At the start of the 1990s, I discovered a dusty, original edition of this book at my local library. Published in 1923 and reprinted in 1990, it tells the story of Ranald MacDonald (1824-1894)—a half Chinook and half Scot from today’s Astoria, Oregon—who may be the first North American to go to Japan alone, of his own volition. Heavily edited and annotated from his original manuscript, it is a complex story, partly because many of his words were posthumously re-written by a friend. This created a twelve-year obsession for me—to research and untangle the true story as it relates to Japan. MacDonald became my hero. In 1993, I dedicated one book (America and the Four Japans: Friend, Foe, Model, Mirror) to him. In 2003, I finally finished my own book about him: Native American in the Land of the Shogun: Ranald MacDonald and the Opening of…

Ranald MacDonald

By William S. Lewis (editor), Naojiro Murakami (editor),

Why should I read it?

1 author picked Ranald MacDonald as one of their favorite books, and they share why you should read it.

What is this book about?

rare and collectible biography of Ranald Macdonald's life. book has been reprinted, but this is the original


Cross Game, Volume 1

By Mitsuru Adachi,

Book cover of Cross Game, Volume 1

I love Mitsuru Adachi for his masterful storytelling and playful touch. Comics are all about choosing the right moments to string into sequences, and Adachi has a knack for choosing surprising moments without losing the clarity of the story. He's had a huge influence on my work. A story about two friends: an ace pitcher and an ace batter, and their rivalry for love and victory on the baseball field. Behind this epic baseball drama is a wonderful story about the couple that could never be.

Cross Game, Volume 1

By Mitsuru Adachi,

Why should I read it?

1 author picked Cross Game, Volume 1 as one of their favorite books, and they share why you should read it.

What is this book about?

Cross Game is a moving drama that is heartfelt and true, yet in the brilliant hands of manga artist Mitsuru Adachi, delightfully flows with a light and amusing touch. The series centers around a boy named Ko, the family of four sisters who live down the street and the game of baseball. This poignant coming-of-age story will change your perception of what shonen manga can be.


Mushishi 1

By Yuki Urushibara,

Book cover of Mushishi 1

Mushishi is possibly my favorite comic of all time. It doesn’t just use the environment as storyteller, but tells stories about environments in a way you wouldn’t expect. Though it’s a series of stories about people and their relationships, neither are divorced from the world itself. I cannot recommend this series enough and it is a huge influence on my own work.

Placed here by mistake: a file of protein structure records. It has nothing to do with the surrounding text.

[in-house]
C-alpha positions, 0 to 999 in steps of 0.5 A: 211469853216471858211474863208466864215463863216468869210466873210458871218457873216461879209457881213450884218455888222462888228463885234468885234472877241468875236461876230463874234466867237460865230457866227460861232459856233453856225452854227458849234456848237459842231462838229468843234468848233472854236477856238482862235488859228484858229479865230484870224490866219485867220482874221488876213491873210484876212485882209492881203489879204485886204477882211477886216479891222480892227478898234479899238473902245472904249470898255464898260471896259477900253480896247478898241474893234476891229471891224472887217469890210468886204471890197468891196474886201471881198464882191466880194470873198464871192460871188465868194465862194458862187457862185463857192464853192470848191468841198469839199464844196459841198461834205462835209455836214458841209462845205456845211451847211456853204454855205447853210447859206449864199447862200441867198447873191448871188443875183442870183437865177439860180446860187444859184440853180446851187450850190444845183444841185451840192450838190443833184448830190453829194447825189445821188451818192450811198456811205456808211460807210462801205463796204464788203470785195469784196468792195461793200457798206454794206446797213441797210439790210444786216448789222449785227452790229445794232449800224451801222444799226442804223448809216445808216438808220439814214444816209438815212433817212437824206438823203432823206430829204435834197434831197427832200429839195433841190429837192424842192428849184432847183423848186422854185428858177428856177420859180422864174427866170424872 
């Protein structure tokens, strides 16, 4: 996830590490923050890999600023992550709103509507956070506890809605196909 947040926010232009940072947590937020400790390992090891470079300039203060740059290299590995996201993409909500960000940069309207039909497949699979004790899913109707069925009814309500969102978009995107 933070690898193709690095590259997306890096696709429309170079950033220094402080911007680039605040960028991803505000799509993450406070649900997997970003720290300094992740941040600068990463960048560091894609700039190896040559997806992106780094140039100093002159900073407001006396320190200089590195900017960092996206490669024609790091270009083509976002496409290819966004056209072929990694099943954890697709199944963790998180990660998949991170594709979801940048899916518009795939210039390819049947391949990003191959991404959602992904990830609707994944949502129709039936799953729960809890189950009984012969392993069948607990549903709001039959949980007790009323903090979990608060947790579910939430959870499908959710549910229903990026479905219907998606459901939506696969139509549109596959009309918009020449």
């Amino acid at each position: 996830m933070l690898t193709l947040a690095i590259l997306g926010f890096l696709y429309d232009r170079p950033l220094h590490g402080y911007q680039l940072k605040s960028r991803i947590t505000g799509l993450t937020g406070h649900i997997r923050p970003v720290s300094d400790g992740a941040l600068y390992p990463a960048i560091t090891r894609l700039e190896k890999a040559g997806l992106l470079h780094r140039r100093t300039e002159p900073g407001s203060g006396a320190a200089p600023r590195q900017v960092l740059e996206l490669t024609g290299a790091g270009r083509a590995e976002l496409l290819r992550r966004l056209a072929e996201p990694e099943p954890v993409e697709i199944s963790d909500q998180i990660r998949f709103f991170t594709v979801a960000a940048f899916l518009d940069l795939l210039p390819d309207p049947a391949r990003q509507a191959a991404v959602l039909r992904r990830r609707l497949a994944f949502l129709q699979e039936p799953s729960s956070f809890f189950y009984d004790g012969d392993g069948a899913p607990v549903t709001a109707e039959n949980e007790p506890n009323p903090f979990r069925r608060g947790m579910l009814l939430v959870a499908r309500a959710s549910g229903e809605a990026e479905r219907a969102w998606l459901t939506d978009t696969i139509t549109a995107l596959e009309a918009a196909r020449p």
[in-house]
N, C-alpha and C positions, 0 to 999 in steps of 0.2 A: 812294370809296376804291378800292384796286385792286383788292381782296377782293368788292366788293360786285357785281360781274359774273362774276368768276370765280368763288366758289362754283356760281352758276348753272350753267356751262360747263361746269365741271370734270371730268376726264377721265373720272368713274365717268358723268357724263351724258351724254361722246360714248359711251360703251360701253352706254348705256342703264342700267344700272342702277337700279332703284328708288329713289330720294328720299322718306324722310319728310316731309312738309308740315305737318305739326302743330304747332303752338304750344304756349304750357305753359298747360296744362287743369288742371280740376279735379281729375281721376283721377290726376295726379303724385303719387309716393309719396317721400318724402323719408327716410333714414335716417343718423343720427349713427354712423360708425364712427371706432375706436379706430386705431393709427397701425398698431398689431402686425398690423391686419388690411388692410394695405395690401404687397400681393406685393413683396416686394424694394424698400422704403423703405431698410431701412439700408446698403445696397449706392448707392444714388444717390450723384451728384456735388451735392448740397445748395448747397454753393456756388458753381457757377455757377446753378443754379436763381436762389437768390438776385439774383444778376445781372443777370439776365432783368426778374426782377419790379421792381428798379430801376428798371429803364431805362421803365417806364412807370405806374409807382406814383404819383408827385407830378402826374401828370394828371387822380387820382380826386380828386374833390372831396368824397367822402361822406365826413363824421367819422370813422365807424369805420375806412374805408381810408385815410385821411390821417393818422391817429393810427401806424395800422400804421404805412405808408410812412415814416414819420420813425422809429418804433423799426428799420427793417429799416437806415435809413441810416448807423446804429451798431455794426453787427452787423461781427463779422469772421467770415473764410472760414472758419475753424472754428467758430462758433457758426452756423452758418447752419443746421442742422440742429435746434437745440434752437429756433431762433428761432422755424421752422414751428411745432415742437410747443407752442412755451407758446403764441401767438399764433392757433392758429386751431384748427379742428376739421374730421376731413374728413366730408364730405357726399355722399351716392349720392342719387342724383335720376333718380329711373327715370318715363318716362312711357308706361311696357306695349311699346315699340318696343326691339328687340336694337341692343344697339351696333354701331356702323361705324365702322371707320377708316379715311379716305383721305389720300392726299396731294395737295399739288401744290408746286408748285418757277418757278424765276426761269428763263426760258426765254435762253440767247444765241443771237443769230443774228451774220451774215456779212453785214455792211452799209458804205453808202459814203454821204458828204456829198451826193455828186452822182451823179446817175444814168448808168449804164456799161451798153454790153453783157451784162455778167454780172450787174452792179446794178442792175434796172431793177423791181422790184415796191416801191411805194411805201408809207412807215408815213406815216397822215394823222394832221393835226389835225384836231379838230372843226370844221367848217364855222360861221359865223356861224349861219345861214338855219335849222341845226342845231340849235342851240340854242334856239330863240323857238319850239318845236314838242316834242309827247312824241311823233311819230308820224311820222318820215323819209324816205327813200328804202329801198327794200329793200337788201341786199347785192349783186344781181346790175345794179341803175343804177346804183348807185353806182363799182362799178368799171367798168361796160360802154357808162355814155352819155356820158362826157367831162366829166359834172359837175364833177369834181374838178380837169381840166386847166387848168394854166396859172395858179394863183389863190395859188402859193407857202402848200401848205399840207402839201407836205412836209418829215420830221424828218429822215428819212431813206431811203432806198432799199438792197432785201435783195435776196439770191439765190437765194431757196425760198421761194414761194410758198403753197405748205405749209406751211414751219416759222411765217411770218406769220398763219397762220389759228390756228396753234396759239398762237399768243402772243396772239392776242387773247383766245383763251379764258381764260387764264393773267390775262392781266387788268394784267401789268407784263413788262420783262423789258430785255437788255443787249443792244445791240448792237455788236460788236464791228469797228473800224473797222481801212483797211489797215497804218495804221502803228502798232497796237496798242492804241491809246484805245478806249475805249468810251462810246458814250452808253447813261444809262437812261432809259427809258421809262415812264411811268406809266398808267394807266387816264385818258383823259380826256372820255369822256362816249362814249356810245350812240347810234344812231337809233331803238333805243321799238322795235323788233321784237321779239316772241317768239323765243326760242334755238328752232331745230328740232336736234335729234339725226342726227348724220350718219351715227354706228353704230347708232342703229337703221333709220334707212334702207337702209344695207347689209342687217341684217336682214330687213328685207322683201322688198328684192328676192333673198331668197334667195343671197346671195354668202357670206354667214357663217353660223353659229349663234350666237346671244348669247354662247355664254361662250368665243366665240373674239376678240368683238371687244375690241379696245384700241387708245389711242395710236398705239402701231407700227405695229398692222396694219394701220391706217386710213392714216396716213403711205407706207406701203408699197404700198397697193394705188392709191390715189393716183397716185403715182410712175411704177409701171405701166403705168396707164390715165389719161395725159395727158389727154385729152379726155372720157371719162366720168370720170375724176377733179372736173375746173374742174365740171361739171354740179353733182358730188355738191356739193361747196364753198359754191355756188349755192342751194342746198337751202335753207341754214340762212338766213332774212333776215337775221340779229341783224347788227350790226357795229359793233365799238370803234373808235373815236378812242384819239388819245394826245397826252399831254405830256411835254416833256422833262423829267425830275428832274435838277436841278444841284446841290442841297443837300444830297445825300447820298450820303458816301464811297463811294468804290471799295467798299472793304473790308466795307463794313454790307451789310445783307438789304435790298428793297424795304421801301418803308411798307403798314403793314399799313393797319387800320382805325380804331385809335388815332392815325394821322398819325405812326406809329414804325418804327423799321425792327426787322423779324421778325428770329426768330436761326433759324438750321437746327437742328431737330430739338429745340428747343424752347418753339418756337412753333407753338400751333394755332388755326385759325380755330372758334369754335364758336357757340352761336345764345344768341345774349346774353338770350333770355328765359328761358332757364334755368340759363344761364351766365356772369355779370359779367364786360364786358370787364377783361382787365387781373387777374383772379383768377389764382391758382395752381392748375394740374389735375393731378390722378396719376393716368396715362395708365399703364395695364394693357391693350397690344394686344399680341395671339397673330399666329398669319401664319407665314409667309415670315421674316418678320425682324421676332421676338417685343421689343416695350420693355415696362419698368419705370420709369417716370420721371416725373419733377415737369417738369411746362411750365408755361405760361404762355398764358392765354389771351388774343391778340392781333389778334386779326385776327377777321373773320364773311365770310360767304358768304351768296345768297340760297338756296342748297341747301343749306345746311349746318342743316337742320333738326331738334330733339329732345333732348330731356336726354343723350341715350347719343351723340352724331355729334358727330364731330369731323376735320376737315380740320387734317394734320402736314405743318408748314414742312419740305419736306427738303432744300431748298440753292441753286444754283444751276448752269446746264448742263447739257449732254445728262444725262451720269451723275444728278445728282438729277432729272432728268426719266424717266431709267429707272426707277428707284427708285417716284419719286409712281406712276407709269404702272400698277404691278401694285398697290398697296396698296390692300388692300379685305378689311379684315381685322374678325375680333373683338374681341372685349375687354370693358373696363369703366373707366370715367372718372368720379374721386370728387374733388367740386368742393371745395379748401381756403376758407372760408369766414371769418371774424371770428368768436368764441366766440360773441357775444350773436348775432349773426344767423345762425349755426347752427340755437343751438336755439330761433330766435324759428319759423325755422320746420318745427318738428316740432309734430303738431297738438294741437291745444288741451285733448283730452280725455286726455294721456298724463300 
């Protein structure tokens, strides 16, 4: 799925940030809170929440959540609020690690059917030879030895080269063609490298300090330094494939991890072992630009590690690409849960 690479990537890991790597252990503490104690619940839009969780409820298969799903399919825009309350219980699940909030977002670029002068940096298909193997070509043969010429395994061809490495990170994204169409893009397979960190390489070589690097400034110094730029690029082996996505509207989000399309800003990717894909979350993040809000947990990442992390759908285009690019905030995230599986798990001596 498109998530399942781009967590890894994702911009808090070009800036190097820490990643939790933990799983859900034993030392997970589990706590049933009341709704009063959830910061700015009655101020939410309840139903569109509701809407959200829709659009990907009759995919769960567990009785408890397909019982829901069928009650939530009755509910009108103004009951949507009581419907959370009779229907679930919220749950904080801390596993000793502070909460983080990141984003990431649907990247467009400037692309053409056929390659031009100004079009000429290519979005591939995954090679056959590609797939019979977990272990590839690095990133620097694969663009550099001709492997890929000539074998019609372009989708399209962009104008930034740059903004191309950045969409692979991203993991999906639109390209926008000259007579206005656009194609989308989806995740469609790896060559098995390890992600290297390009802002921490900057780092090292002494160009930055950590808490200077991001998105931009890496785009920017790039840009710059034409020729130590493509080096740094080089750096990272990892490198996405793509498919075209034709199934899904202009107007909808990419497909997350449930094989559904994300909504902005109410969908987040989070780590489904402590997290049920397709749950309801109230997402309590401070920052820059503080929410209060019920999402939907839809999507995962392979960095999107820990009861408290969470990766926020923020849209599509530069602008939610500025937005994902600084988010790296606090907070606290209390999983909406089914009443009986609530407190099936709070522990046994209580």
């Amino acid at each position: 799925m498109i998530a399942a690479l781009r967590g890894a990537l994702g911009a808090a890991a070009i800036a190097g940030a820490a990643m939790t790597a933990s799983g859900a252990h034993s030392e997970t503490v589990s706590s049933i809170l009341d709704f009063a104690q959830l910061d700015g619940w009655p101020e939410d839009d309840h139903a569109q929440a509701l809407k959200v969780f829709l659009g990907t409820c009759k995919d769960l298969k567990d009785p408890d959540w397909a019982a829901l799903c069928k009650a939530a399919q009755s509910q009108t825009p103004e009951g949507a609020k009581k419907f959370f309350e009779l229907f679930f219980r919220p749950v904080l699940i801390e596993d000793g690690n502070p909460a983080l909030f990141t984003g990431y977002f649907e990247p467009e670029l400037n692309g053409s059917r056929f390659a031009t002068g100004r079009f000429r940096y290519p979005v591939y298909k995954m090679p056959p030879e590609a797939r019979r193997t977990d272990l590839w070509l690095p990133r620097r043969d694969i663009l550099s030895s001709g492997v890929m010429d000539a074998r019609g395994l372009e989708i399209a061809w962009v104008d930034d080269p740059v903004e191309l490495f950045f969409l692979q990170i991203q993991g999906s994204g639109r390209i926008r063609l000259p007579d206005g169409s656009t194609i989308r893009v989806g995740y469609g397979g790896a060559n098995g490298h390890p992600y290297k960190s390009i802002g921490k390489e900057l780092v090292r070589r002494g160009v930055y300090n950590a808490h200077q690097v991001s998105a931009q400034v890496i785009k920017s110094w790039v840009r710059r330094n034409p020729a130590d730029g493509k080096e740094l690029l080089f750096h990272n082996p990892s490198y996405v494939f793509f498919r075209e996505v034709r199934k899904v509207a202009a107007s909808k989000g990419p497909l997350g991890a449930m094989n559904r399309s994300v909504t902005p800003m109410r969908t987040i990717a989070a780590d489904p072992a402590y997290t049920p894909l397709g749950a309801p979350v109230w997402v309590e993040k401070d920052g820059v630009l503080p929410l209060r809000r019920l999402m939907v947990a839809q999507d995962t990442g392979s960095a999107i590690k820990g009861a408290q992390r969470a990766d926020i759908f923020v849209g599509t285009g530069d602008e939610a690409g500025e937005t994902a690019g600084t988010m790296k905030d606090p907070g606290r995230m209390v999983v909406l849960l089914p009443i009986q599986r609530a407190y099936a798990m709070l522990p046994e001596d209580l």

Mushishi 1

By Yuki Urushibara,

Why should I read it?

1 author picked Mushishi 1 as one of their favorite books, and they share why you should read it.

What is this book about?

THEY HAVE EXISTED SINCE THE DAWN OF TIME.

Some live in the deep darkness behind your eyelids. Some eat silence. Some thoughtlessly kill. Some simply drive men mad. Shortly after life emerged from the primordial ooze, these deadly creatures, mushi, came into terrifying being. And they still exist and wreak havoc in the world today. Ginko, a young man with a sardonic smile, has the knowledge and skill to save those plagued by mushi . . . perhaps.


Princess Jellyfish, Volume 1

By Akiko Higashimura,

Book cover of Princess Jellyfish, Volume 1

This series turns the “tortured outcast” trope on its head: these nerd characters are proud to be outcasts, and the one thing they don't want to be associated with is beautiful, popular people! I love this story because I, too, once fell into the “us vs. them” mentality against people I thought were too cool for me as a youth— people who could have potentially become my best friends! This manga series beautifully celebrates how we are all different, but still might have more in common than we think.

Princess Jellyfish, Volume 1

By Akiko Higashimura,

Why should I read it?

1 author picked Princess Jellyfish, Volume 1 as one of their favorite books, and they share why you should read it.

What is this book about?